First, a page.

Johnson to test No. 48 car on oval later this month
(Photo by Ben Mikesell)

Johnson to test No. 48 car on oval later this month

When Jimmie Johnson made the switch from NASCAR to INDYCAR for 2021 and 2022, the seven-time NASCAR Cup Series champion was content with a street and road course schedule.

That is about to change, however.

The driver who represents The American Legion in the NTT INDYCAR SERIES, revealed in late July that he will test the No. 48 Carvana/American Legion Honda for Chip Ganassi Racing on the oval at Homestead-Miami Speedway in late August.

According to Johnson, it’s the next step in his hopes of participating in the 106th Indianapolis 500 in 2022.

“We're looking at a Homestead test in August,” Johnson said on July 27. “I've been kind of out of pocket on vacation for the last week or two and need to dive back in, but last I heard things were really heading that direction for late August.”

Johnson’s current arrangement with the No. 48 Honda has the INDYCAR rookie in the car for the street and road course race with popular veteran, 2004 INDYCAR champion and 2013 Indianapolis 500 winning driver Tony Kanaan in that car for the oval races. Kanaan drove The American Legion No. 48 car to a 10th-place finish in this year’s 500.

Johnson said the arrangement with Kanaan will continue in 2022, but Johnson may be in an additional Chip Ganassi Racing entry if plans come together for the Indy 500.

“If I was to put together the Indy 500 or some other ovals, we would have to get another car number and get another car out,” Johnson explained. “Then we would have to decide who runs the 48, so maybe Tony and I could be in an arm-wrestling contest for that. Maybe I could use two arms to try to beat him.

“Either way, there's nothing for the Kanaan fans to fear. Tony will be racing in an INDYCAR in the ovals next season.”

During his outstanding NASCAR career that included seven championships and 83 Cup Series races, Johnson competed in many more oval races than on street and road courses in a stock car. It’s flipped in INDYCAR, as he currently has never driven an Indy car on an oval and believes it would better fit his skillset.

“I feel like there's some carryover, and if there is – of all the tracks we run on, street, road and oval, there should be some crossover on oval,” Johnson said. “I found there to be zero crossover on road courses, so that's interesting.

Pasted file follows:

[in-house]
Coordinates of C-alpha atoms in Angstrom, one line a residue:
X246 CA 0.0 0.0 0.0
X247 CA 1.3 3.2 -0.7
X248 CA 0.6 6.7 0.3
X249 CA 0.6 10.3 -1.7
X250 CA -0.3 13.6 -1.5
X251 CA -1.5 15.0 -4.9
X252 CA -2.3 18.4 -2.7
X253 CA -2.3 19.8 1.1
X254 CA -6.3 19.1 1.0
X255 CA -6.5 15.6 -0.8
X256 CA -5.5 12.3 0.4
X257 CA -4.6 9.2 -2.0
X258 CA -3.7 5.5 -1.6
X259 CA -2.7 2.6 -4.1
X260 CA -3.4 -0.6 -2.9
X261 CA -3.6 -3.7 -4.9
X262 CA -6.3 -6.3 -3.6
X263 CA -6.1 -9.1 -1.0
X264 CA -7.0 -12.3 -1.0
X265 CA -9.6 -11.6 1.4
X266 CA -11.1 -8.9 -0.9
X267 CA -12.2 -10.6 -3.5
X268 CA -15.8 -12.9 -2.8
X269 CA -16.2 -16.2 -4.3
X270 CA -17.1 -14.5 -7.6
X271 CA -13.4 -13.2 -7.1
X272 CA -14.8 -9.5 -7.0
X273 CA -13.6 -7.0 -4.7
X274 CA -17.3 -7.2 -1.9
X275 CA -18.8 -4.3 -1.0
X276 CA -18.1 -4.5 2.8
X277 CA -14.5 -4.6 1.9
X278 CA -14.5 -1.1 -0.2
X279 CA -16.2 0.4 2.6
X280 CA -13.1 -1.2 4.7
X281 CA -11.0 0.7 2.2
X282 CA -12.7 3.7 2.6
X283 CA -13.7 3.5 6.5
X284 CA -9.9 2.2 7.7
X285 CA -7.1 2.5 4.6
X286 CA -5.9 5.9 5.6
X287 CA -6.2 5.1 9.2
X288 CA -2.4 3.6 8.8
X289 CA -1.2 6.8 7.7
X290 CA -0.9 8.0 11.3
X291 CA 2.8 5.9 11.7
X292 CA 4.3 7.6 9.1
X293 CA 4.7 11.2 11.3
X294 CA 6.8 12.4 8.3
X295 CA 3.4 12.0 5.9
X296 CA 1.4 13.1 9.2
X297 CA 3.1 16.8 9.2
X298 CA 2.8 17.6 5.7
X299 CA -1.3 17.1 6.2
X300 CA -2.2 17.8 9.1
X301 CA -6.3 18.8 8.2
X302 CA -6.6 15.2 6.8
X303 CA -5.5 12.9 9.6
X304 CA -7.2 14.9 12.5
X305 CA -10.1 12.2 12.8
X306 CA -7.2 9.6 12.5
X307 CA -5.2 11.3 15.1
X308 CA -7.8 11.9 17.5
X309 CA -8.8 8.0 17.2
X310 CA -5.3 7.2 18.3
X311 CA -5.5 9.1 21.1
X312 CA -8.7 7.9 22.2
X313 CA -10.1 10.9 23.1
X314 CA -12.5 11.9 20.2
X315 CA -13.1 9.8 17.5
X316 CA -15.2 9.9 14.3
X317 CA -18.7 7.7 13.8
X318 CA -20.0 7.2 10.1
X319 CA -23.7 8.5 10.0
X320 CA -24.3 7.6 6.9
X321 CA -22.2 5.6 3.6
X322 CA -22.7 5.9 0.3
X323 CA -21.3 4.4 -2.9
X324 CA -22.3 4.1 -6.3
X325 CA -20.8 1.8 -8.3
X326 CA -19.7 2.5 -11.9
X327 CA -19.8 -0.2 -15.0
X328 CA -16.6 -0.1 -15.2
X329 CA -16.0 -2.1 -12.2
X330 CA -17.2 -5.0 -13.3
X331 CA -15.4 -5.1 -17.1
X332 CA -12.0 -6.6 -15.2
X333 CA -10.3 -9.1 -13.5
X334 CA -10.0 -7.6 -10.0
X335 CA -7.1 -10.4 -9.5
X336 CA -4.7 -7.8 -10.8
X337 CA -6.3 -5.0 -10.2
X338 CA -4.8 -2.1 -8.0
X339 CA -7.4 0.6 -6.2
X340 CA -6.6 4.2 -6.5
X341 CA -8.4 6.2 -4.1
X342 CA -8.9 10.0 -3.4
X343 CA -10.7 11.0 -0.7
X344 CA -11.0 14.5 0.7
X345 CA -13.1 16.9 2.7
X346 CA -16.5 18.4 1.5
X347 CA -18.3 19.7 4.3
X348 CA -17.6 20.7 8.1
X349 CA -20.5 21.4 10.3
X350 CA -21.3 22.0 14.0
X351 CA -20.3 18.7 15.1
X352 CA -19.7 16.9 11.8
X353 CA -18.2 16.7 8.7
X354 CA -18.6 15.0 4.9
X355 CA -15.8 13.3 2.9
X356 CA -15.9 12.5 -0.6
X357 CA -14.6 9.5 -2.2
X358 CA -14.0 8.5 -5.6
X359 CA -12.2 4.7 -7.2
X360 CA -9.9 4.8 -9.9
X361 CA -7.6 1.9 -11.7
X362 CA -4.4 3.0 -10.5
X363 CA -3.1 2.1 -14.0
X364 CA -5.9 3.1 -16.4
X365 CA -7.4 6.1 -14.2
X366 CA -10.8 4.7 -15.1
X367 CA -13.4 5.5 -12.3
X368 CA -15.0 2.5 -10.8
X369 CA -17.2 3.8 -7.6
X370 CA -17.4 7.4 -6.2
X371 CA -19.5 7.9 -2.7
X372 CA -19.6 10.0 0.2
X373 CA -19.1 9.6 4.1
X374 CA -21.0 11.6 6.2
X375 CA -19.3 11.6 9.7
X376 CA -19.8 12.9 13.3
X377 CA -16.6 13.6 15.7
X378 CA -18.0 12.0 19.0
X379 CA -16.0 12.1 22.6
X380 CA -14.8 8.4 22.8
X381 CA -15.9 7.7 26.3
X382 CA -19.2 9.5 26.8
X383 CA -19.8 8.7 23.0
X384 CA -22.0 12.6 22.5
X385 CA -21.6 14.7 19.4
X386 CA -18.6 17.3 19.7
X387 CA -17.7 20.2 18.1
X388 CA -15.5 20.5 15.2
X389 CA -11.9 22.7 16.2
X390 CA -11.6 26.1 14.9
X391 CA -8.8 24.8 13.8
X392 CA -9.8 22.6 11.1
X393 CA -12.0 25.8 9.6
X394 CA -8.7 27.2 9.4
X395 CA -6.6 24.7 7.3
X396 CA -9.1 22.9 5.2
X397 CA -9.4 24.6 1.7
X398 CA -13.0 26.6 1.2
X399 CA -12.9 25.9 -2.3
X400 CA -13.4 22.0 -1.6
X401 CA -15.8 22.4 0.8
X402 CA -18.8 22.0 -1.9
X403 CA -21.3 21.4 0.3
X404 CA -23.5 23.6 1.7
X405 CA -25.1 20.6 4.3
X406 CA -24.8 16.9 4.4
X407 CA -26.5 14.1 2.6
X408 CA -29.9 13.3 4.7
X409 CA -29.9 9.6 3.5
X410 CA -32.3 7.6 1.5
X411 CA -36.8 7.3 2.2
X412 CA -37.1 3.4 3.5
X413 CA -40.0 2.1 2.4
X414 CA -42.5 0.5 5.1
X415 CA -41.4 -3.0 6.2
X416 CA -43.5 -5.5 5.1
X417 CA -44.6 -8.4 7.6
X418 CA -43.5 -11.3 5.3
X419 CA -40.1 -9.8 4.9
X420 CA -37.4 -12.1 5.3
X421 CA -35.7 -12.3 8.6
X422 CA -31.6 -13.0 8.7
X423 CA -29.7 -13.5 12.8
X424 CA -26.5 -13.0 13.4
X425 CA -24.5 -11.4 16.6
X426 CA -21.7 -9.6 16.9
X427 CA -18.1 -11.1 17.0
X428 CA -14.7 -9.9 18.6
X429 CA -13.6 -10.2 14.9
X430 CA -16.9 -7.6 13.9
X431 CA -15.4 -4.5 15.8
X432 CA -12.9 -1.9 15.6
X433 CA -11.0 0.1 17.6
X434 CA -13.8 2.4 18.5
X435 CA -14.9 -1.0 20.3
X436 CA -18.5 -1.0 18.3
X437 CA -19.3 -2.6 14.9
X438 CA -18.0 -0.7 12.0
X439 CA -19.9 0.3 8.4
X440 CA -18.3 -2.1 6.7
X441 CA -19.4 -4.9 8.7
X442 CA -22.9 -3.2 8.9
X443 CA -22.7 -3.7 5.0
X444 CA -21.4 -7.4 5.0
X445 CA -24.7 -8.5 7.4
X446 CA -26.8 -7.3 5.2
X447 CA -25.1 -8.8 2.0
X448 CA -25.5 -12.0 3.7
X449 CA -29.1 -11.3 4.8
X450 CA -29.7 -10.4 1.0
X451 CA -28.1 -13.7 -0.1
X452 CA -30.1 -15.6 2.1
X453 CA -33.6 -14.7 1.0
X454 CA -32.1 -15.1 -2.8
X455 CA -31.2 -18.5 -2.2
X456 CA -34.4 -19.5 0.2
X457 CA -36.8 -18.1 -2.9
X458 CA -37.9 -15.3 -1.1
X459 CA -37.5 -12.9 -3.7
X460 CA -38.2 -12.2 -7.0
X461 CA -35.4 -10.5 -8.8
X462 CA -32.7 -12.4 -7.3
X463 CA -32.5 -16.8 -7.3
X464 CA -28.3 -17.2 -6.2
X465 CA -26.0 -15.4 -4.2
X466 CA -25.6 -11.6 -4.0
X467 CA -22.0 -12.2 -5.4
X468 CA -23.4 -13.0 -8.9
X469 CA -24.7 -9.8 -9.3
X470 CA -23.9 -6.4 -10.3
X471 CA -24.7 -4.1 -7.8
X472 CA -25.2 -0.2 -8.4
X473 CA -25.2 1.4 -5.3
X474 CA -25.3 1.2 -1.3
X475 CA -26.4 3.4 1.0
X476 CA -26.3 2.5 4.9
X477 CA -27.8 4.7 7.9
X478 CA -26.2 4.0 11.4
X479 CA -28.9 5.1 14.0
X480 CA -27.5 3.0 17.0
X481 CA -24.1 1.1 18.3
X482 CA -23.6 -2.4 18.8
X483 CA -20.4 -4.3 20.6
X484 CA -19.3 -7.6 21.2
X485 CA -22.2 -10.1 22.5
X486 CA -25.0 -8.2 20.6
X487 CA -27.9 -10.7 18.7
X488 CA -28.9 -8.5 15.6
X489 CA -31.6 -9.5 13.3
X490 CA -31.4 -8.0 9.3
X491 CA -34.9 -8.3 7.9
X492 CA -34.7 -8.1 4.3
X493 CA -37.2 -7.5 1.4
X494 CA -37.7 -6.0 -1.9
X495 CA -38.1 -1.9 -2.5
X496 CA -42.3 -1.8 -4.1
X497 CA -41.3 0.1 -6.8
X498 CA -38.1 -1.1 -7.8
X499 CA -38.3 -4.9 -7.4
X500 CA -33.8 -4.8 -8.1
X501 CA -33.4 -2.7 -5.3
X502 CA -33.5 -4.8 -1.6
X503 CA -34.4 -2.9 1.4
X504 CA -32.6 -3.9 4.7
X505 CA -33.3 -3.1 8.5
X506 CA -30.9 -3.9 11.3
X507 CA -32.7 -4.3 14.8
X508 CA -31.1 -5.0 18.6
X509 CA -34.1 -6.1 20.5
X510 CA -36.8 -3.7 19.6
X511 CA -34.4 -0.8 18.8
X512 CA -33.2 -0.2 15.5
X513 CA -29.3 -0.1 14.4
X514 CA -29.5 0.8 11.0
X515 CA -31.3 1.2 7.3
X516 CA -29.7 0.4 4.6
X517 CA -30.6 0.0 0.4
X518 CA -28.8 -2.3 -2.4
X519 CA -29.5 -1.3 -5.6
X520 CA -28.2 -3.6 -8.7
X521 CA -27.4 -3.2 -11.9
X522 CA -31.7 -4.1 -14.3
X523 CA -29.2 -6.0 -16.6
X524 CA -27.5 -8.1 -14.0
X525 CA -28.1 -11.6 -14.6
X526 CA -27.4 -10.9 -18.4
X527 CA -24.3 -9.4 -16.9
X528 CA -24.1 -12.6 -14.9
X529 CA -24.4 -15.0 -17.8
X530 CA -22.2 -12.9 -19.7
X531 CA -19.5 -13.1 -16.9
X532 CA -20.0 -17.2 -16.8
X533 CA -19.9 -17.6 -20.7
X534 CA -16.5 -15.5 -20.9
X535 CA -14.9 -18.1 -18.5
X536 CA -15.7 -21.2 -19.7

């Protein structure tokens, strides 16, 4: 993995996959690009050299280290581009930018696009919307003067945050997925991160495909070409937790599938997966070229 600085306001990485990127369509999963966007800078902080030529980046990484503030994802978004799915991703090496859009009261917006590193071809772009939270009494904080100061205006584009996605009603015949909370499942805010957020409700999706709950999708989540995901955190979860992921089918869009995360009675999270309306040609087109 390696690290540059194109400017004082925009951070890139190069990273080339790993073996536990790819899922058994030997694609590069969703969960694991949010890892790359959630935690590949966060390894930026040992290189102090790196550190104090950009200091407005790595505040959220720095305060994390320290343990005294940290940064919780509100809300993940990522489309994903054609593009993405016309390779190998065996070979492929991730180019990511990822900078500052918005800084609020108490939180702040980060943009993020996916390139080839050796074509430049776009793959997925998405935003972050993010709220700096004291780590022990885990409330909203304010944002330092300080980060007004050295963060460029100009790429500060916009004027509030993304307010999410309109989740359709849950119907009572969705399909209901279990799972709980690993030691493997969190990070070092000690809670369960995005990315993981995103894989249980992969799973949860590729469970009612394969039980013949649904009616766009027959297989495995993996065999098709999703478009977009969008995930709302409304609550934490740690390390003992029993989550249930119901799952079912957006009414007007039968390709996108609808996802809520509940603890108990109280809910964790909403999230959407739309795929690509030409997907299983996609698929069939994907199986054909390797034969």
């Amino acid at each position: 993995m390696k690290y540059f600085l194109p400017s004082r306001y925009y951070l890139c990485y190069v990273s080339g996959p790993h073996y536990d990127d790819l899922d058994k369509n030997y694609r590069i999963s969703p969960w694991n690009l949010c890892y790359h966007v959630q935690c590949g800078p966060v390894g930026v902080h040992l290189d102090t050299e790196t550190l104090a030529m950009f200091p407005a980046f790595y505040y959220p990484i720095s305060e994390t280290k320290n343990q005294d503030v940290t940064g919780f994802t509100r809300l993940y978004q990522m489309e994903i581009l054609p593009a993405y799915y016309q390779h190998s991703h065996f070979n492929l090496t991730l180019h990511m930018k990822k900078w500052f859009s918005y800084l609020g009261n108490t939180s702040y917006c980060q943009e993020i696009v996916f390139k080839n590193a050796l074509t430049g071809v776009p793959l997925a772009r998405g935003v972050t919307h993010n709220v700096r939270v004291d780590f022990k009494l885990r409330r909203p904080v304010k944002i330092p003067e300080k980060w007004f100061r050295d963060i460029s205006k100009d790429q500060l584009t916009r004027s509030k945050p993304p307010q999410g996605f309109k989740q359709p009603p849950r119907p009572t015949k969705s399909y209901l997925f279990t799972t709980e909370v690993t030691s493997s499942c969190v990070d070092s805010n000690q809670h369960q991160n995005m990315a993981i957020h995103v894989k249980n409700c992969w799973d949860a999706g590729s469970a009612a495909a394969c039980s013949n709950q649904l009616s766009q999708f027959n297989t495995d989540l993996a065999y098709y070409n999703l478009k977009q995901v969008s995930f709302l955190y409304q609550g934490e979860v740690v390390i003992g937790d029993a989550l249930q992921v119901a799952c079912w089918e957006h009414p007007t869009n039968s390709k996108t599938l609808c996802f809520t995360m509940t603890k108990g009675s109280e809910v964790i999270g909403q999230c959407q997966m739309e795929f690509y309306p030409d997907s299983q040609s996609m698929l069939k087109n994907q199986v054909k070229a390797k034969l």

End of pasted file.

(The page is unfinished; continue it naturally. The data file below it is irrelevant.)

“I spent some time talking with Juan Pablo Montoya, and he felt like when he was able to return to INDYCAR after his NASCAR experience, that there was a lot of knowledge that he could bring over and driving technique, and he felt like he had a leg up on the traditional Indy car drivers at that point.

“That's the carrot that's hanging out in front of me. I'm running around the back of the pack now on street and road courses, and thinking, ‘Man, if I was on an oval where would I be?’ That's the balance I'm fighting with right now, the risk versus reward during an oval race.”

It’s important to Johnson that his family sign off on an Indy 500 attempt. The longer Johnson’s wife, Chandra, and their two daughters have been in the INDYCAR paddock, they have seen up-close the safety incorporated in the Dallara chassis along with the aeroscreen.

According to Johnson, they are more open to allowing him to compete in the biggest race of them all, the annual Memorial Day Weekend Indianapolis 500.

“Ultimately, I'm trying to understand the safety level of the Indy car on the ovals,” Johnson said. “That's really been my fear, from being a fan and watching from afar and watching my friends race on ovals. That's the part that's worried me.

“As a father of two and a deal I made with my wife a long time ago about the 500, I've kind of watched the ovals and really never thought that I could be out there.

“But then anticipating this year as a television commentator, being around the sport all season like I have, seeing a few big crashes at the Brickyard and speaking to the drivers after, I'm becoming much more comfortable with the ovals and with the crash dynamics that take place, with softer walls, the halo, the aeroscreen, the top of the car.

“I'm at a point now where in a funny way I'm willing to go hit a wall, and in some ways it's like, I'm not going to know unless I really hammer a wall how much it hurts, the difference between a Cup car and an Indy car.

“I need to go make laps and I need to understand what that experience is like, but ultimately I'm just trying to understand the safety level of the car, and as I get more comfortable with that, my participation on ovals will increase.”

Does that mean Johnson could potentially compete in an entire season in 2022?

“Right now, it's really just focused on getting ready for the 500,” Johnson said. “It would depend on how the test would go. Honestly, to run a full schedule next year would really be complicated, so I don't know how realistic that opportunity would be at the end of the day.

“We have a commitment with TK and the 48 car and all the sponsors that he was able to raise and bring on board to run those four races, so to run a one-off at the Indy 500 is a more realistic option than looking at the full schedule, but we'll just have to see how things unfold.”